While the effects of CBET and its dependence on the wavelength of interacting beams is not a new discovery, its significance for direct-drive ICF has become apparent only in recent years through experimental work on Rochester’s OMEGA Laser.
The multiple-wavelength approach to mitigating CBET in direct drive can hold great potential for gaining momentum in the drive toward ignition, according to Rosenberg and Hohenberger.
“It’s important because it’s the first time it was demonstrated that this is a feasible way of changing the energy coupling in direct drive,” Hohenberger said.
The team also faced challenges in that their experiments exceeded the range of standard work on the laser facility; the wavelength separation required to improve CBET mitigation posed a risk of clipping and damaging the optics. “This was a big development effort for NIF,” Rosenberg said.
While the recent experiments showed the desired effect, the increase in energy absorption was only a few percent, compared to the overall tens of percent losses due to CBET. A new set of experiments to further study CBET mitigation already has been scheduled. “But,” noted Hohenberger, “it’s only the beginning.”
The team has submitted a paper, “First observation of reduced cross-beam energy transfer for direct-drive inertial confinement fusion implosions using wavelength detuning on the National Ignition Facility,” for publication in a peer-reviewed journal. First author John Marozas of LLE was joined by LLNL co-authors Hohenberger, Mark Bowers, Jean-Michel Di Nicola, Gaylen Erbert, Brian MacGowan, Lawrence Pelz, and Steven Yang and LLE co-authors Rosenberg, Timothy Collins, Radha P. Buhukutumbi, Patrick McKenty, Jonathan Zuegel, Frederic Marshall, Sean Regan, Craig Sangster, Wolf Seka, Michael Campbell, and Valeri Goncharov.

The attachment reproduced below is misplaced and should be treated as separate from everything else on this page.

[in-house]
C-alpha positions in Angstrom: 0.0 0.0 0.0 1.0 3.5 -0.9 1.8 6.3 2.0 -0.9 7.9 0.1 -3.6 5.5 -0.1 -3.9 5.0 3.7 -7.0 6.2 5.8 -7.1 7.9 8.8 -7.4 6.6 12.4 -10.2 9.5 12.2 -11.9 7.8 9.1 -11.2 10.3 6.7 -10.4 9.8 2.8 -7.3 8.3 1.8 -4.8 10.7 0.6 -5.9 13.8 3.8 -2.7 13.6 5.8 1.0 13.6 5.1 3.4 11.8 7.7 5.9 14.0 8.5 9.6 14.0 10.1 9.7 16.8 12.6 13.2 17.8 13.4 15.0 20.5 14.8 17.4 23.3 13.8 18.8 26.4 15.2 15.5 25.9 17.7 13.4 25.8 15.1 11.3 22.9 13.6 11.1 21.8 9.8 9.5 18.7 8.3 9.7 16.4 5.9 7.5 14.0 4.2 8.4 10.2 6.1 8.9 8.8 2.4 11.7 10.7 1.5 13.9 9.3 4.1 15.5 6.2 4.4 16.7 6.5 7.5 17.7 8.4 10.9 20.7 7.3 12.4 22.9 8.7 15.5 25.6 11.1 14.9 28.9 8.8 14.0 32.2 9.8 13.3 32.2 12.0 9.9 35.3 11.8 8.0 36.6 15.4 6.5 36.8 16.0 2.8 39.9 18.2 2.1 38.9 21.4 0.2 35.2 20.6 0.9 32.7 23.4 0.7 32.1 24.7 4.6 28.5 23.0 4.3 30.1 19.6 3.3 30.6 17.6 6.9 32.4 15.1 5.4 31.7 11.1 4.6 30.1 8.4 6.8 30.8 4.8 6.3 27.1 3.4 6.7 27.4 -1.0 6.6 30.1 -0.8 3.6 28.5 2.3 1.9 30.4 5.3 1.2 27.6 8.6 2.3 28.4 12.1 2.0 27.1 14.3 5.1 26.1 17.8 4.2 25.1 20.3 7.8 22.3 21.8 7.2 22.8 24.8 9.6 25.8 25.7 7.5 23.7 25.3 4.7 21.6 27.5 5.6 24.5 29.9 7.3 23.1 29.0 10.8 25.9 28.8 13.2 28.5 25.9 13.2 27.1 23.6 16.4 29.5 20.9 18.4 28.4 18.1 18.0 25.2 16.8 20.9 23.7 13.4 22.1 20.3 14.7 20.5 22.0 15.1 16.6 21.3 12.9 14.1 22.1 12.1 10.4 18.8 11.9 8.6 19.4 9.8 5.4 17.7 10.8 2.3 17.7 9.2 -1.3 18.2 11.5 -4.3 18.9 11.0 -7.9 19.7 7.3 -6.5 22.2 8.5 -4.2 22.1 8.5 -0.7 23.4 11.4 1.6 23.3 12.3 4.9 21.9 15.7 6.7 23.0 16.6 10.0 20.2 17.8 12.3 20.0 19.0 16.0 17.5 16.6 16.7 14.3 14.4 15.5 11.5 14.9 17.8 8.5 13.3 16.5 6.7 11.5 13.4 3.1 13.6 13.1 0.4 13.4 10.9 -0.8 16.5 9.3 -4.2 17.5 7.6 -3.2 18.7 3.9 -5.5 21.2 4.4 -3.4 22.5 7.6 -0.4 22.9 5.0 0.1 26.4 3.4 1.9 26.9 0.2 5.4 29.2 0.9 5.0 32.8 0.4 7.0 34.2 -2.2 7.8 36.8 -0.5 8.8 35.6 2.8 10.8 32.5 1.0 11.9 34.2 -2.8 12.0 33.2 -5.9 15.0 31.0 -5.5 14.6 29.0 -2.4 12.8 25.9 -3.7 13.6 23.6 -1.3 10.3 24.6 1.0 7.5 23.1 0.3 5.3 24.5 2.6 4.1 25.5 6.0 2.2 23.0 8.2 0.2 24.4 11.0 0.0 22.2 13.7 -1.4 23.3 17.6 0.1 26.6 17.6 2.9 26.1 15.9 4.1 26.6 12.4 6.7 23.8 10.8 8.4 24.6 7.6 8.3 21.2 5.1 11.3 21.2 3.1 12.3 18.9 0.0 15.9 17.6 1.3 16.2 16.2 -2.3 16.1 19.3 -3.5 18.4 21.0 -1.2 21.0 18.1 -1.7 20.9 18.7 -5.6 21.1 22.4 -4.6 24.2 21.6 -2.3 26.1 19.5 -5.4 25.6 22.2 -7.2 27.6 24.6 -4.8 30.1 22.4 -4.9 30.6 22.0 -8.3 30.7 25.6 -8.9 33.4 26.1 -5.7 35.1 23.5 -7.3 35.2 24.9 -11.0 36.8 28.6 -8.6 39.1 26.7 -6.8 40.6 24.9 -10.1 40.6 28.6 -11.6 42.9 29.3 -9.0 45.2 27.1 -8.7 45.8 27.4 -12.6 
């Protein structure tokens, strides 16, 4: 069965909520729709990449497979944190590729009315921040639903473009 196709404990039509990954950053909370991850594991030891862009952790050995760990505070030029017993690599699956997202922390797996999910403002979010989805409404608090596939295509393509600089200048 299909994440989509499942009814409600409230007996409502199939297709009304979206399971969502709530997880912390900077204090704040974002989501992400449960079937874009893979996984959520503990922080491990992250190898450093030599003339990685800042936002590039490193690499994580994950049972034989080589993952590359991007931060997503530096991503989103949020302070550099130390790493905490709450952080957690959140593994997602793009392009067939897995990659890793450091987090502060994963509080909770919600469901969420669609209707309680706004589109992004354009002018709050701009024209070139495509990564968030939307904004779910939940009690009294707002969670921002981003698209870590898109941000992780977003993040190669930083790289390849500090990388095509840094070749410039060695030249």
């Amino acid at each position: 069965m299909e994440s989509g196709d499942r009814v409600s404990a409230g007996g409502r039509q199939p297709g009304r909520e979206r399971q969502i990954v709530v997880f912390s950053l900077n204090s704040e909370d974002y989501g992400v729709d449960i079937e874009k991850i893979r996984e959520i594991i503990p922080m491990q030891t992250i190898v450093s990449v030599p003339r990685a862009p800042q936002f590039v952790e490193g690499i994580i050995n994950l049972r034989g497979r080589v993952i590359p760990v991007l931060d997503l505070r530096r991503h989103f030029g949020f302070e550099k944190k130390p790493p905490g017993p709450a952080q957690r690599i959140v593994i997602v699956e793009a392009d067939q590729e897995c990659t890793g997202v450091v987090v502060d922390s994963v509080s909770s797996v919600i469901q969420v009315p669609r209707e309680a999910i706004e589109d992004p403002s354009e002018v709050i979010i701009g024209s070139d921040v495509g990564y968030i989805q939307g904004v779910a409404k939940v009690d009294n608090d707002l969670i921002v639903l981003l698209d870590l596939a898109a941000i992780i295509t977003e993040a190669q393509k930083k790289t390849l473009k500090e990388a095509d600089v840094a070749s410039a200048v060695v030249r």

Fourth in a series of articles exploring the progress and challenges of LLNL’s Inertial Confinement Fusion Program.
Among the many challenges in inertial confinement fusion (ICF) is keeping a target capsule that is large enough to ignite almost perfectly symmetric as it implodes. NIF’s extreme conditions make this difficult—the capsule implodes by a factor of 30 in radius at nearly 400 kilometers per second, magnifying any imperfections that can quench ignition.
One of the keys to controlling symmetry is understanding the conditions in the hohlraum, the small eraser-sized cylindrical container that holds the capsule and drives the implosion. Laser beams enter the hohlraum at the top and bottom and strike its walls, rapidly turning the hohlraum into an x-ray oven.
The placement and relative energies of the beams on the hohlraum wall must be carefully balanced to drive the implosion symmetrically. Because the laser pulse is “long” (up to 25 nanoseconds), however, the earlier part of the pulse interacts with the hohlraum to generate a plasma that intercepts the latter portion of the pulse, impeding the laser beampath. Eventually, the laser beams cannot overcome this plasma and symmetry control is lost. This “energy acceptance time” dictates the largest and therefore most robust capsule that can be driven symmetrically, which is important to maximize for ignition.
The dynamic motion of the hohlraum wall is complicated to both model and diagnose, but several new techniques developed by the ICF program aim to peer inside the hohlraum to see exactly what is happening and gather data to inform future experimental design.